One of the biggest trends in recent years (amidst several others) is DevOps, and the wide proliferation of tools used by DevOps professionals can be highly intimidating to someone just trying to understand what problems DevOps professionals actually solve and what role they play in an organization’s day-to-day operations.
I recently read an article on Toptal’s engineering blog that was really enlightening about DevOps, especially since I was starting to think in a much similar manner myself.
The article took a historical point of view and went as far back as when programmers were scientists who were involved in every single aspect of a software development process, including Coding, Databases, Networks etc. Of course nowadays most of these roles are performed by different professionals, but additionally clients and customers expect rapid evolution of software and gone are the days when everything was developed in a vacuum and then released to the users in the wild. Nowadays, there are so many software development models e.g. Waterfall, Agile, Prototyping etc and a lot of maxims promoting a new, rapid style of software evolution such as “If software is perfect before release, it’s too late”.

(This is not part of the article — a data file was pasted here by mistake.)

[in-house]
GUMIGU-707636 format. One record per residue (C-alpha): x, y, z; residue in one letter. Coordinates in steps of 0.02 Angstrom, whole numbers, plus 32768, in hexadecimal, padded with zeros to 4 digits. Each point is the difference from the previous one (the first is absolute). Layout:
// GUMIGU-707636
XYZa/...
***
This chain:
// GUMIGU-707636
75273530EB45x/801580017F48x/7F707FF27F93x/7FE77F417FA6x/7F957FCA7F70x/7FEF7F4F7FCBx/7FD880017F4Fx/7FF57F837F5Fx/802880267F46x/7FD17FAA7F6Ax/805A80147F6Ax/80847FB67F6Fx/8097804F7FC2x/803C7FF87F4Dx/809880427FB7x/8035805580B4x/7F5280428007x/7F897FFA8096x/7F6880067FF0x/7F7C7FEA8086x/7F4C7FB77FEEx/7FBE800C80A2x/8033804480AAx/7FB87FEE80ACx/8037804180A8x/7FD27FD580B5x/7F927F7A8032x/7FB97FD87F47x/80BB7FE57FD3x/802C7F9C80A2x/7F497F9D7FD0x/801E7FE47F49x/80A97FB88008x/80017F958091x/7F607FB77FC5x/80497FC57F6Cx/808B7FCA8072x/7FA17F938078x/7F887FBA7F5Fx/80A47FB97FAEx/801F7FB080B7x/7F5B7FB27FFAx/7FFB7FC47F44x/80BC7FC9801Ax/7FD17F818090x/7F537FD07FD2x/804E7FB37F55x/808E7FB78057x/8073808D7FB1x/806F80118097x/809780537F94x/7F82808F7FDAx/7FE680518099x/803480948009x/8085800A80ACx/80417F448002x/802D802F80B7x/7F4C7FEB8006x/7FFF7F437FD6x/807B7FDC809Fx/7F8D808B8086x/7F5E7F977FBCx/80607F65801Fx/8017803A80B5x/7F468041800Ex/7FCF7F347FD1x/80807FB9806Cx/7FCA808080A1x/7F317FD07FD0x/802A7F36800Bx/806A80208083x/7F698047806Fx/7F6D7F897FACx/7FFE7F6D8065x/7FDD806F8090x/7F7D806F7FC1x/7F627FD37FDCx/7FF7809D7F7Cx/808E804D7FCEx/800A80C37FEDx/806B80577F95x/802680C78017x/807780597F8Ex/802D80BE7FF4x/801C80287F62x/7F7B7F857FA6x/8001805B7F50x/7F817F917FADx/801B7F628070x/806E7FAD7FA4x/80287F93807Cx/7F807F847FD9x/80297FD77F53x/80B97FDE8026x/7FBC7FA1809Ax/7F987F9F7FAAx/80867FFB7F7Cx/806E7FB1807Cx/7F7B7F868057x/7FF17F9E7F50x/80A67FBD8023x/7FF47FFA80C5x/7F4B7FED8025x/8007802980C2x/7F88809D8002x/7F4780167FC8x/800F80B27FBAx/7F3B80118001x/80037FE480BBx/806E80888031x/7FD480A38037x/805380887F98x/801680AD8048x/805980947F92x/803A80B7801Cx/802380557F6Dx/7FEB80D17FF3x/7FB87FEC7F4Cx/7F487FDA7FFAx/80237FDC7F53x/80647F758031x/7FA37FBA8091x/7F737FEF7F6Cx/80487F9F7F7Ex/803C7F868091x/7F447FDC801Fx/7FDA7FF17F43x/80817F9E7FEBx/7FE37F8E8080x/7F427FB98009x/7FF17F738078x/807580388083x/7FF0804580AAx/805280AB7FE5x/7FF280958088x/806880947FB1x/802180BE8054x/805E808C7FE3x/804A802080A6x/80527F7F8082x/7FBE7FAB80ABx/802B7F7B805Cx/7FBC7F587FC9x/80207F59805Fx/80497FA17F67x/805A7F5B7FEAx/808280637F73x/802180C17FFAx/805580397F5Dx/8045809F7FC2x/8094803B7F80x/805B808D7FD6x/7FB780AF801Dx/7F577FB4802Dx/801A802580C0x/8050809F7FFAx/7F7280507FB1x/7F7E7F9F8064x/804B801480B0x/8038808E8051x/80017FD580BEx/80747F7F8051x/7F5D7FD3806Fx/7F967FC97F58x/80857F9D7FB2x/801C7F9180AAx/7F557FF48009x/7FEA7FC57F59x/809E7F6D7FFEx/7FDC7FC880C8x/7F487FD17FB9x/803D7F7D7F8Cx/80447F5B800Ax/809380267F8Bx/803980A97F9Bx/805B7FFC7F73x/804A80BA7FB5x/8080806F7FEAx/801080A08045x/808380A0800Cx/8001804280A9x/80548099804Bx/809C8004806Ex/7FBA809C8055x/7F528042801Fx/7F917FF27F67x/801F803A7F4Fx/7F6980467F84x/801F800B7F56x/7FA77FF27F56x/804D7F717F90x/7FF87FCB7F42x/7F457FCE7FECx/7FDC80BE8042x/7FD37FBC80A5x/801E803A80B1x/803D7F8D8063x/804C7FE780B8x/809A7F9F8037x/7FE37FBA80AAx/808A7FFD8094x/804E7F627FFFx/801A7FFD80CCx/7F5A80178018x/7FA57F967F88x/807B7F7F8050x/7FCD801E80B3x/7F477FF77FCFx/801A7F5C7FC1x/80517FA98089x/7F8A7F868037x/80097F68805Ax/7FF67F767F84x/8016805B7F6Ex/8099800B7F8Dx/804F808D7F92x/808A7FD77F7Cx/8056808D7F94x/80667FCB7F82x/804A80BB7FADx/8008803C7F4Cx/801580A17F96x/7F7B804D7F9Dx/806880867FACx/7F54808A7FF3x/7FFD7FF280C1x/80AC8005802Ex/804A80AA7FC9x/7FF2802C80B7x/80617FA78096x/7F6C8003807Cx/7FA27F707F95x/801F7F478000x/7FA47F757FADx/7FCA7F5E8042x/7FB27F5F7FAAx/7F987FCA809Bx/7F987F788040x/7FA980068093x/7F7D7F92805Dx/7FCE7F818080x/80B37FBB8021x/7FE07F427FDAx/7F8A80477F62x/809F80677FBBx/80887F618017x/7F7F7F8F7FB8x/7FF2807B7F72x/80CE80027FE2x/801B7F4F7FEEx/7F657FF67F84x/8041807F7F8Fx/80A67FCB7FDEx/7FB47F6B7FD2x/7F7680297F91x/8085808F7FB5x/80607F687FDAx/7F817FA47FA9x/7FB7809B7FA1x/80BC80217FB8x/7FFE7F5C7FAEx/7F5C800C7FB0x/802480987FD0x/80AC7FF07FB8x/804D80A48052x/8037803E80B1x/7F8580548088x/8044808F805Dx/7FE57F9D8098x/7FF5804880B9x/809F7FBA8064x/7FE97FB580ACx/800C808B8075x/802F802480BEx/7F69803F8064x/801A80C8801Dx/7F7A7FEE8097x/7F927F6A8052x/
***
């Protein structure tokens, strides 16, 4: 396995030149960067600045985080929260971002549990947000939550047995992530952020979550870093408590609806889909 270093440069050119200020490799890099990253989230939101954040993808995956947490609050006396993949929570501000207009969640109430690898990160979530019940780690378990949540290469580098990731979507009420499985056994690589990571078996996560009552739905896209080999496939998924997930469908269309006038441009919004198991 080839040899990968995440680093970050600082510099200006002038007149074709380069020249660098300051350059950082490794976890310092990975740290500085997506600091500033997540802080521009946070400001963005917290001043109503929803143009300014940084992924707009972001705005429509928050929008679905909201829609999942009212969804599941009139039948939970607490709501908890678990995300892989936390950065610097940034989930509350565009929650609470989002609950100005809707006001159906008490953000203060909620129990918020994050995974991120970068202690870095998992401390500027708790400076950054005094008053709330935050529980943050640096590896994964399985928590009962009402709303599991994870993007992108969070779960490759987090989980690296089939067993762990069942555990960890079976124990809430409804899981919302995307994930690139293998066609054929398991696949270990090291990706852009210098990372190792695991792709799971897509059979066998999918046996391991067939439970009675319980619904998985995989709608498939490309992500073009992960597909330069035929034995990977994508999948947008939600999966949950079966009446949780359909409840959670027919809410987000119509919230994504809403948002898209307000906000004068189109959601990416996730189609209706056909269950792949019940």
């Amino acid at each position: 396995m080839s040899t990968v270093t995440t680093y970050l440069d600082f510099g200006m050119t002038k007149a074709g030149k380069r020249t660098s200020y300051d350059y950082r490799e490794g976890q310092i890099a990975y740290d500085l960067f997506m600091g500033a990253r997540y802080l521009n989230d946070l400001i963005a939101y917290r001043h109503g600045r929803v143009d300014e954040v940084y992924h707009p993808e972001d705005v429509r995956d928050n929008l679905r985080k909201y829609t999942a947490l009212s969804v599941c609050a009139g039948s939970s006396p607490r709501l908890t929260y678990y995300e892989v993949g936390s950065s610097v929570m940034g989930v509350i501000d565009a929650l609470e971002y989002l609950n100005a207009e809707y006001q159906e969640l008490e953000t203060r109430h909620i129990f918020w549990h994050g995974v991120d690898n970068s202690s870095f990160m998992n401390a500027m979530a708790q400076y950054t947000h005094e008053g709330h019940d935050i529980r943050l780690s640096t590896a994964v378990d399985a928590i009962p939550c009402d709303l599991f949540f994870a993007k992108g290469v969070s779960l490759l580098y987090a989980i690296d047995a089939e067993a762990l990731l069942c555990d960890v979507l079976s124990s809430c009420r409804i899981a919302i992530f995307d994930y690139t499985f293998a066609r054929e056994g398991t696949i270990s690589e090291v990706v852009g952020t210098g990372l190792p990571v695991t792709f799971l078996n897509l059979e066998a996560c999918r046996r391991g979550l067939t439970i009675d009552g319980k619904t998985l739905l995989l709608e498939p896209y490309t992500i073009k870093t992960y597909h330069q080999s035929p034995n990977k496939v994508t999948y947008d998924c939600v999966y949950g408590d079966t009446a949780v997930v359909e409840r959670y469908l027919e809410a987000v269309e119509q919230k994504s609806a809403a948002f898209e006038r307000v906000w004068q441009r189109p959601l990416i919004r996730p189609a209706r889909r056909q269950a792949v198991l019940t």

Software has to evolve rapidly, and DevOps is primarily a way of thinking, throughout an organization, of how to remove bottlenecks and endangerments to this process. The article also presents a checklist to validate DevOps practices within an organization, and I recommend going through those as well.
I read The Phoenix Project and The Goal recently and I also recommend those books to anyone looking to get started with DevOps. What you gain from reading these two books, above all else, is that DevOps is a way of thinking about processes.